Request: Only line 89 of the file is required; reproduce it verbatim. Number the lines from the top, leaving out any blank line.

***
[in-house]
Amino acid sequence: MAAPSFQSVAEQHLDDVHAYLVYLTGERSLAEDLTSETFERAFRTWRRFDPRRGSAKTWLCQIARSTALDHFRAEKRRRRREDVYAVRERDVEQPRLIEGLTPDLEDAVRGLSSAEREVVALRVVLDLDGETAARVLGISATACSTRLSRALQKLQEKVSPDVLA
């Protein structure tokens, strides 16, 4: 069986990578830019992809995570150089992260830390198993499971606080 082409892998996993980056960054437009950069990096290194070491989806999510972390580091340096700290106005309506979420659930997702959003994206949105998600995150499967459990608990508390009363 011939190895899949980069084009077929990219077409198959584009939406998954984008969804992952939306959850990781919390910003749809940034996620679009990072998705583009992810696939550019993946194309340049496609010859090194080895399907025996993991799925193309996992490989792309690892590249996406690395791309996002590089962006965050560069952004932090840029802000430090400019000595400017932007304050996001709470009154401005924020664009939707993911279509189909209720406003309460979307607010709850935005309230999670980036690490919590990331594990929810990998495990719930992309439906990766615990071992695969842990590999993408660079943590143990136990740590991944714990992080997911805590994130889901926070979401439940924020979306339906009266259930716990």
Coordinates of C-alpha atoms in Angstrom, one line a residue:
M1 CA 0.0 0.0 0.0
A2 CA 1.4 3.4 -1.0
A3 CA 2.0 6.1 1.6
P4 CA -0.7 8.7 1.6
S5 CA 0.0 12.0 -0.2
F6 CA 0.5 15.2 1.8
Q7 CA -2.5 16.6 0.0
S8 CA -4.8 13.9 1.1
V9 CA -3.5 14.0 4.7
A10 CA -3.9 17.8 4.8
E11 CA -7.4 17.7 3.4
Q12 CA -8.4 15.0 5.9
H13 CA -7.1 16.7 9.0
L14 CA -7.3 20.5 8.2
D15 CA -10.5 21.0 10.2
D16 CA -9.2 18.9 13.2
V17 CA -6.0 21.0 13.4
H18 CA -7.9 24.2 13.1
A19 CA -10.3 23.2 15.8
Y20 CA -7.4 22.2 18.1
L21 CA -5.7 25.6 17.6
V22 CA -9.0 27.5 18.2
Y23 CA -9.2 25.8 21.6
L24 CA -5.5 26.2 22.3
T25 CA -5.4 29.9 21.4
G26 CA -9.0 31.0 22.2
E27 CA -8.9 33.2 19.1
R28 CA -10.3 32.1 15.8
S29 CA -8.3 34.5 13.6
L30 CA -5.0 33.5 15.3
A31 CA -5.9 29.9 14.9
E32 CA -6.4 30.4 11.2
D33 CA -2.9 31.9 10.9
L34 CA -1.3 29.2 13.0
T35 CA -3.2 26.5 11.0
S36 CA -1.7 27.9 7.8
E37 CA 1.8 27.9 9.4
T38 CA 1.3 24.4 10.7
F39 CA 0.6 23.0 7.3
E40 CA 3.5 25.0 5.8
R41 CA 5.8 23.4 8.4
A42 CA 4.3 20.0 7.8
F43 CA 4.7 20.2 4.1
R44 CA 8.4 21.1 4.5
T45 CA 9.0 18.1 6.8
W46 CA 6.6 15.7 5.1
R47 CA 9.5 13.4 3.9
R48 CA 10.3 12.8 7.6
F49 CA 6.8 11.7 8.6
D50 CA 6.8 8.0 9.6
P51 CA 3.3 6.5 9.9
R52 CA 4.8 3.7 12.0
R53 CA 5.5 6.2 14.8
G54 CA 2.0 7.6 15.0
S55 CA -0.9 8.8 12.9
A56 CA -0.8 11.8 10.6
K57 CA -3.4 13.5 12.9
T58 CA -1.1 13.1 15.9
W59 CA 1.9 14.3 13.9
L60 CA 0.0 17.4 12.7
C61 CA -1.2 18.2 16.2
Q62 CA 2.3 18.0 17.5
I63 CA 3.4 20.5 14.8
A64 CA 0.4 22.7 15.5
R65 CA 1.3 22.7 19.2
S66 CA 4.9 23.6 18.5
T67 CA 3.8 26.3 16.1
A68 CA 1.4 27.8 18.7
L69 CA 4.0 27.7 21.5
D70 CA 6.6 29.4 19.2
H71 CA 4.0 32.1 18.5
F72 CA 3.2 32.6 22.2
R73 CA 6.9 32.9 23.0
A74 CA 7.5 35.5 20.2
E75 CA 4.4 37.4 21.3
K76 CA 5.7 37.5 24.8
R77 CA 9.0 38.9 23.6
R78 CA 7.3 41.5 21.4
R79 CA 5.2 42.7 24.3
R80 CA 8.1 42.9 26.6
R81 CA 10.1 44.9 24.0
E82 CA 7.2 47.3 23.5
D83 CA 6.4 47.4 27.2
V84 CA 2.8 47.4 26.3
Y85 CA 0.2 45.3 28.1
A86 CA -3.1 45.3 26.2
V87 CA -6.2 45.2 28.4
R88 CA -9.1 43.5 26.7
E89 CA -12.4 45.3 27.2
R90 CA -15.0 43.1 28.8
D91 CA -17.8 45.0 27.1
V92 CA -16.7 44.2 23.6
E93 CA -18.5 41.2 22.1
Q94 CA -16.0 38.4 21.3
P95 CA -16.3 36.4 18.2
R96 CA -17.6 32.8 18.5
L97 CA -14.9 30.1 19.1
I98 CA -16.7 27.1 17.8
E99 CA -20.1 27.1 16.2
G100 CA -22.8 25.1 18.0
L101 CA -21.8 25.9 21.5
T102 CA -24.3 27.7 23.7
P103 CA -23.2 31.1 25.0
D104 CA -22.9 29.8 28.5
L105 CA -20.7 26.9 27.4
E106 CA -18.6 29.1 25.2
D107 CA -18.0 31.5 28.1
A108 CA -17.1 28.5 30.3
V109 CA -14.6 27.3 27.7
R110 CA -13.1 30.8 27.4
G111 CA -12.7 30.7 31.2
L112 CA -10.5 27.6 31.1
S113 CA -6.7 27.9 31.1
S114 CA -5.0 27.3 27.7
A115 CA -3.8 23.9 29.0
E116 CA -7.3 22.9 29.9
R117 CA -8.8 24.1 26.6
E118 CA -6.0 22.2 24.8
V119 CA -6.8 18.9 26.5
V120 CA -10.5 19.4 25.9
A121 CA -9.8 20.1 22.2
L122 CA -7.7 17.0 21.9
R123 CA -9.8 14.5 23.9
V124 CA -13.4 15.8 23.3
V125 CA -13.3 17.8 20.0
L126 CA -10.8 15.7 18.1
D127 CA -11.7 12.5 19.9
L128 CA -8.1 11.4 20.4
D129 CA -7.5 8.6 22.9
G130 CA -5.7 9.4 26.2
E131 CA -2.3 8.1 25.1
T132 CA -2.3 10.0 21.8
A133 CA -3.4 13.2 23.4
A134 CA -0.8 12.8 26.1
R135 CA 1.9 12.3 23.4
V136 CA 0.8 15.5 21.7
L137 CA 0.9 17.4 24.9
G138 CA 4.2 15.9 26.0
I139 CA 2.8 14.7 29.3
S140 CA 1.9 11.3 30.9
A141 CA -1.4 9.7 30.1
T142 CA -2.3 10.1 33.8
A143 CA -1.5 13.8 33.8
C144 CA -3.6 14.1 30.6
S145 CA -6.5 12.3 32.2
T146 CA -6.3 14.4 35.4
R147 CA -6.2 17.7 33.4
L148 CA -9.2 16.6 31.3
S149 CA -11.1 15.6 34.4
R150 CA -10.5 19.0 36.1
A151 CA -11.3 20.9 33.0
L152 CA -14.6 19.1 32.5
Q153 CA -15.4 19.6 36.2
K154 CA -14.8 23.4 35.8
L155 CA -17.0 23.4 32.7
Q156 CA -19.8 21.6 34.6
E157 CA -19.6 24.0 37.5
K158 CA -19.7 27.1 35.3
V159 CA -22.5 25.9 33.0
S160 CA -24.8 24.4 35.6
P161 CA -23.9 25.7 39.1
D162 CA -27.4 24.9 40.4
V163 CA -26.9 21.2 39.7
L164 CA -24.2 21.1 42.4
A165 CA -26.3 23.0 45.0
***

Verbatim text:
Y85 CA 0.2 45.3 28.1